Friday, August 18, 2006

Banks Set to Report Earnings

  
Globe and Mail, Allan Robinson, 18 August 2006

Canadian banks are the bedrock of the S&P/TSX composite index in terms of earnings, and if analysts' third-quarter profit forecasts are correct, investors are in for some good news.

Over the next two weeks, the domestic banks take centre stage, with four of the largest expected to report an average year-over-year profit increase of about 11.25 per cent, according to Thomson First Call.

As far as stock market performance goes, the shares of Canadian banks are largely unchanged this year, and have been lagging far behind the 7-per-cent share-price appreciation of banks in the United States and Australia, said Jim Bantis, an analyst with Credit Suisse Group. But the Canadian banks are poised to rebound, helped by profit and dividend growth, he said.

The Canadian banks now trade at about 12 times their 2007 share-profit estimates, which is the same as the large U.S. diversified banks that used to trade at a premium, Mr. Bantis said in a recent report.

Bank of Montreal is slated to lead the profit parade, reporting its results tomorrow; Toronto-Dominion Bank is to check in on Thursday, and Royal Bank of Canada on Friday. Bank of Nova Scotia will report on Tuesday of next week.

The two smallest of the big banks by market capitalization -- Canadian Imperial Bank of Commerce and National Bank of Canada -- will announce results on Aug. 31. Analysts forecast CIBC will post a 4.8-per-cent drop in profit during the third quarter, compared with the year-earlier period, while National Bank is expected to announce a profit increase of 5.1 per cent, according to Thomson First Call.

CIBC's profit decline is expected to reflect weaker growth in its retail business and reduced profit from its capital markets and investment banking arms, according to CIBC World Markets Inc.

Analyst Michael Goldberg of Desjardins Securities said in a recent report that he is retaining "top pick" recommendations on shares of TD Bank and Scotiabank, while Bank of Montreal and CIBC are "buys."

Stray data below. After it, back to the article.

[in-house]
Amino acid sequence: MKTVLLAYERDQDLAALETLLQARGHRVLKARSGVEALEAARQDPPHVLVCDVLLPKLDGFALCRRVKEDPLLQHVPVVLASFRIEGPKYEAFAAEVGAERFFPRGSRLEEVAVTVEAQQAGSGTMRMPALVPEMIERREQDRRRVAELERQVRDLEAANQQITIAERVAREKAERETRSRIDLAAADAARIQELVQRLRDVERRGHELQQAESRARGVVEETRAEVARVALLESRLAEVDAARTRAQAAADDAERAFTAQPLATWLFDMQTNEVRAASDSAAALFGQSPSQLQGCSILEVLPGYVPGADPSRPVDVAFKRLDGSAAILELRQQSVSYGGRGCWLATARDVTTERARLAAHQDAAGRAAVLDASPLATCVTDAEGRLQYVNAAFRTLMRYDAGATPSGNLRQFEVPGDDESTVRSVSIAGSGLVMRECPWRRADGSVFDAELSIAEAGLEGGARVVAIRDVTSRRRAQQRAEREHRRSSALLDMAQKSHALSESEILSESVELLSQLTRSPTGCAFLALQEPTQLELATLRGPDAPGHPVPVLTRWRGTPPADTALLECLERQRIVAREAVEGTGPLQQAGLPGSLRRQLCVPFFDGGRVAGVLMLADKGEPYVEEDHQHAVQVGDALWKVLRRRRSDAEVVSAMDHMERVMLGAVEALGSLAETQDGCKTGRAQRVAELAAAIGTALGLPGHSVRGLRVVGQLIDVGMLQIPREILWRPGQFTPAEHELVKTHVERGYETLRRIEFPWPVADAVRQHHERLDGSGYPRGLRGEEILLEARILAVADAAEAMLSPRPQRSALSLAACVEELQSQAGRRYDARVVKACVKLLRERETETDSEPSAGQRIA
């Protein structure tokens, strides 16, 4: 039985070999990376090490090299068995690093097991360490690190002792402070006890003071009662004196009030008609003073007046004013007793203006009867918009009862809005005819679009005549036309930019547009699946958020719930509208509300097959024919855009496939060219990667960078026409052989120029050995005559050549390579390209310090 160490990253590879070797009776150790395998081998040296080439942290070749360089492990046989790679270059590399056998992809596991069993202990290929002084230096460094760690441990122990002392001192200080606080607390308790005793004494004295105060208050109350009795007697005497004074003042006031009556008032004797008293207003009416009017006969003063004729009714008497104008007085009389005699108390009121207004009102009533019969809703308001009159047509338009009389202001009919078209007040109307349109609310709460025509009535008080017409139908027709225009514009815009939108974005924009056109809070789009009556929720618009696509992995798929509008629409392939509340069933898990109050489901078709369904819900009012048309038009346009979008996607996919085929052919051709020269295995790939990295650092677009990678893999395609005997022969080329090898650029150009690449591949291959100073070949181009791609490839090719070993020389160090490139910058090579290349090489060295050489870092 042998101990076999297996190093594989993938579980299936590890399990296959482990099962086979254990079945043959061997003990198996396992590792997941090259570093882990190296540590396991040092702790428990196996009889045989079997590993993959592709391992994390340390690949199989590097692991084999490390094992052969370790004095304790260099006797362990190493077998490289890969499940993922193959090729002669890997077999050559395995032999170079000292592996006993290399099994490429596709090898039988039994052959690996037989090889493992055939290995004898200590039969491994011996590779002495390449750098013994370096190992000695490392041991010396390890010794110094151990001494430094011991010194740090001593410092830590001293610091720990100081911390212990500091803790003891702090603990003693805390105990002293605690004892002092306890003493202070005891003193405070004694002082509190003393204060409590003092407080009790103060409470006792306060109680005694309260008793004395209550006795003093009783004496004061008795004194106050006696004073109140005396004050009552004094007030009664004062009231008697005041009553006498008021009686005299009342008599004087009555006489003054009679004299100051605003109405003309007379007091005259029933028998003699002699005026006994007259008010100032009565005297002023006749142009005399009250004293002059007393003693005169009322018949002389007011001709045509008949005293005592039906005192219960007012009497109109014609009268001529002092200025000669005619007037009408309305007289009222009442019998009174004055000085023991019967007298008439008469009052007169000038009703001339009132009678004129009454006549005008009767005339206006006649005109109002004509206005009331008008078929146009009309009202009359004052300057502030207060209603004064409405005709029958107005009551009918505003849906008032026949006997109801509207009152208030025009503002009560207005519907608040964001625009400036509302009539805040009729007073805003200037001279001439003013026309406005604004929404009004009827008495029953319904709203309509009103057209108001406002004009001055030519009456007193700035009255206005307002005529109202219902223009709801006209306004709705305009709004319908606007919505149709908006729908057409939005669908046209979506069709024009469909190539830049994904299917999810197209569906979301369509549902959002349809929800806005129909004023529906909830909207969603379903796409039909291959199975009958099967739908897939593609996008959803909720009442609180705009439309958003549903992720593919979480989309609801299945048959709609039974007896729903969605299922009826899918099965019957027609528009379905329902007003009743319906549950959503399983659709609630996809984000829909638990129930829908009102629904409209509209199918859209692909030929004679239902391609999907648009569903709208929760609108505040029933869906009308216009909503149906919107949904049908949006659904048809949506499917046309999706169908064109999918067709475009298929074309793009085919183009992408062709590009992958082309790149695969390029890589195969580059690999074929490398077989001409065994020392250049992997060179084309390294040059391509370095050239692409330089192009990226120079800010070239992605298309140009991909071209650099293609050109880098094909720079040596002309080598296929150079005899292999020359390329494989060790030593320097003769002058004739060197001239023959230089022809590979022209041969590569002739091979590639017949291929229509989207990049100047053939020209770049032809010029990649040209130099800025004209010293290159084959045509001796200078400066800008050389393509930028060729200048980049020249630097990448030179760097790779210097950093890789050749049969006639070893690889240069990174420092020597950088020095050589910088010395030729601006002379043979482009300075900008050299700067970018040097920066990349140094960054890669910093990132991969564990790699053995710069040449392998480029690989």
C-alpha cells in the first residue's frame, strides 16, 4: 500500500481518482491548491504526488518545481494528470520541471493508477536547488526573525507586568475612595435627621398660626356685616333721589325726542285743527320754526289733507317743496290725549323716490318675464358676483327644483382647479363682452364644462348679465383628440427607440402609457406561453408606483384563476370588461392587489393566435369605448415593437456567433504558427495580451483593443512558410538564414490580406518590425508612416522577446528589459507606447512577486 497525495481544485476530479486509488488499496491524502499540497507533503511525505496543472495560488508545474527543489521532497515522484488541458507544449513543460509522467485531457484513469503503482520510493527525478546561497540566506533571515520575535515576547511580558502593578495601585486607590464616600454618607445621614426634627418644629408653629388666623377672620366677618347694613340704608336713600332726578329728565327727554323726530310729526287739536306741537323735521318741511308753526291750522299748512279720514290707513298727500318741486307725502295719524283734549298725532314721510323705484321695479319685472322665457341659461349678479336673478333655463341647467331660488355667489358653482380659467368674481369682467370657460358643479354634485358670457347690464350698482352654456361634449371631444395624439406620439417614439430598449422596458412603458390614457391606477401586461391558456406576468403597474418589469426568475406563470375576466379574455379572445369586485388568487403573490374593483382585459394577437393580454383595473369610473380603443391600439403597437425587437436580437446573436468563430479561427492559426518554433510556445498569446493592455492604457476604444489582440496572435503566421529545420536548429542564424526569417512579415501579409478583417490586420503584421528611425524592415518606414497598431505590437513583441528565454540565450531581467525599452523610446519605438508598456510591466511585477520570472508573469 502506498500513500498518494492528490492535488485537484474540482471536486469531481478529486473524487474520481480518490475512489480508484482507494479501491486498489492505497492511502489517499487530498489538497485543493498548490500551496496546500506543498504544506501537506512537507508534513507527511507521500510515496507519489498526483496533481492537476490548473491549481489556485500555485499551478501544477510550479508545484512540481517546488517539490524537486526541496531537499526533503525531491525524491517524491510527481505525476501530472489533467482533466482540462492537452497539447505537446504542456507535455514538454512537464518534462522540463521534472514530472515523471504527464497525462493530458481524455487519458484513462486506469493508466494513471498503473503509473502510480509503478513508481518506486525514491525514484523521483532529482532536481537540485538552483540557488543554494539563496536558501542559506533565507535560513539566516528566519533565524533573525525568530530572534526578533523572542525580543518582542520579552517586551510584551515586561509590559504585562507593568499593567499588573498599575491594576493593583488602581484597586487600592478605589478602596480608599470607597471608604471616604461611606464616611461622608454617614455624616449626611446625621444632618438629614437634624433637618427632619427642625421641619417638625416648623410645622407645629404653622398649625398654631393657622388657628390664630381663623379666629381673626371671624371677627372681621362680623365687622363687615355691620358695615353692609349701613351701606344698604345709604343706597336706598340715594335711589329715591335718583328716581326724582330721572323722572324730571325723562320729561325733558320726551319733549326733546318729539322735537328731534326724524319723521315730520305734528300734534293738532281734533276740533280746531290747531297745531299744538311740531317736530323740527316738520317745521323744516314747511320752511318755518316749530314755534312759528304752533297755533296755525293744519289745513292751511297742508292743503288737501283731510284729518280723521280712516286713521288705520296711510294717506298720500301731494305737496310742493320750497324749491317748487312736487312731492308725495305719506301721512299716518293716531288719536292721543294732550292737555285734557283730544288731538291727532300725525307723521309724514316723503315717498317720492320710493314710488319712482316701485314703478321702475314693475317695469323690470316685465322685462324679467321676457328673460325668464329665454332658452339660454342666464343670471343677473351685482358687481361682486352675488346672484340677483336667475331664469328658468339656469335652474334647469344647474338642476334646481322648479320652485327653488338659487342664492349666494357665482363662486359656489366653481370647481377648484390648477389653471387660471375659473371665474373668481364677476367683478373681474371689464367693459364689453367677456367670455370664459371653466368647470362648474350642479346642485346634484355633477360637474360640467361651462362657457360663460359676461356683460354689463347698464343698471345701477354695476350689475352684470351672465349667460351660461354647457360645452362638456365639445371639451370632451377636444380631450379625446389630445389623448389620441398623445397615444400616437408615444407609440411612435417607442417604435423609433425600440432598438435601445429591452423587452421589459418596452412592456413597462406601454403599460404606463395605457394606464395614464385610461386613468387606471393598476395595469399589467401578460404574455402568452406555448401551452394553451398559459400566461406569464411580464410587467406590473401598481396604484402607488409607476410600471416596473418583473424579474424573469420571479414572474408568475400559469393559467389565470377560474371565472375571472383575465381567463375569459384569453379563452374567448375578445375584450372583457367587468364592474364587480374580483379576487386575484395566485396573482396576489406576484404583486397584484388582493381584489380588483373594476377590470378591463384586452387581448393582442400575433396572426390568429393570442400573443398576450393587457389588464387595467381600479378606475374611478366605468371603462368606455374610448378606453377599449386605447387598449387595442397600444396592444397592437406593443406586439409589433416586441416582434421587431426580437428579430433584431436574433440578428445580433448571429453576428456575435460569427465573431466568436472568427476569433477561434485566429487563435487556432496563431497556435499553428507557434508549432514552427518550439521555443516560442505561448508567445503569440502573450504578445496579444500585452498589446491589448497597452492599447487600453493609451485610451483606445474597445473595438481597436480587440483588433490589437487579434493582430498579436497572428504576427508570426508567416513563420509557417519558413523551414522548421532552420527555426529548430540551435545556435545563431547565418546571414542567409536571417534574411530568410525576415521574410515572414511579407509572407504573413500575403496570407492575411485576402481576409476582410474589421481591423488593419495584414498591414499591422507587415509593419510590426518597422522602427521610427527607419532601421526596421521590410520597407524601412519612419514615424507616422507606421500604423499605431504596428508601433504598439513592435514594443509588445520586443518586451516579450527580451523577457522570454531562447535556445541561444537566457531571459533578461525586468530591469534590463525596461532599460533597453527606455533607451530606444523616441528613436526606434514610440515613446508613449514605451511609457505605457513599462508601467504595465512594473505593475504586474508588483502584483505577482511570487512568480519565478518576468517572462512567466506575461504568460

The financial sector, which includes banks and insurance companies, accounts for 30.2 per cent of the S&P/TSX composite index, just a notch behind the volatile energy sector, with a 30.5-per-cent weighting, but well ahead of the materials group, at 15.7 per cent.

Weightings of the remaining seven sectors, including health care, utilities, consumer staples, information technology, consumer discretionary, telecommunications and industrials, range between 1 per cent and 5.3 per cent.

Investors seem to be anticipating the good results, with stock performance of the S&P/TSX's financial sector outperforming the two other major groups. During the past month, the financials sector increased 3.9 per cent, compared with a modest 1.4-per-cent rise in materials and a 1.7-per-cent decline in the energy sector in response to the drop in oil prices.

The Royal Bank is the largest company in the S&P/TSX with a 4.8 per cent weighting. As a group the banks account for about 17 per cent of the S&P/TSX index.

• August 22, Bank of Montreal releases 3rd quarter results. Analysts expect profit of $1.21 a share, up from $1.08 a year earlier.

• August 24, Toronto-Dominion Bank releases 3rd quarter results. Analysts expect profit of $1.16 a share, up from $1.04 a year earlier.

• August 25, Royal Bank of Canada releases 3rd quarter results. Analysts expect profit of 84 cents a share, up from 76 cents a year earlier.

• August 29, Bank of Nova Scotia releases 3rd quarter results. Analysts expect profit of $0.86 a share, up from $.77 a year earlier.

• August 31, CIBC releases 3rd quarter results. Analysts expect profit of $1.60 a share, down from $1.68 a year earlier.

• August 31, National Bank of Canada releases 3rd quarter results. Analysts expect profit of $1.24 cents a share, up from $1.18 a year earlier.
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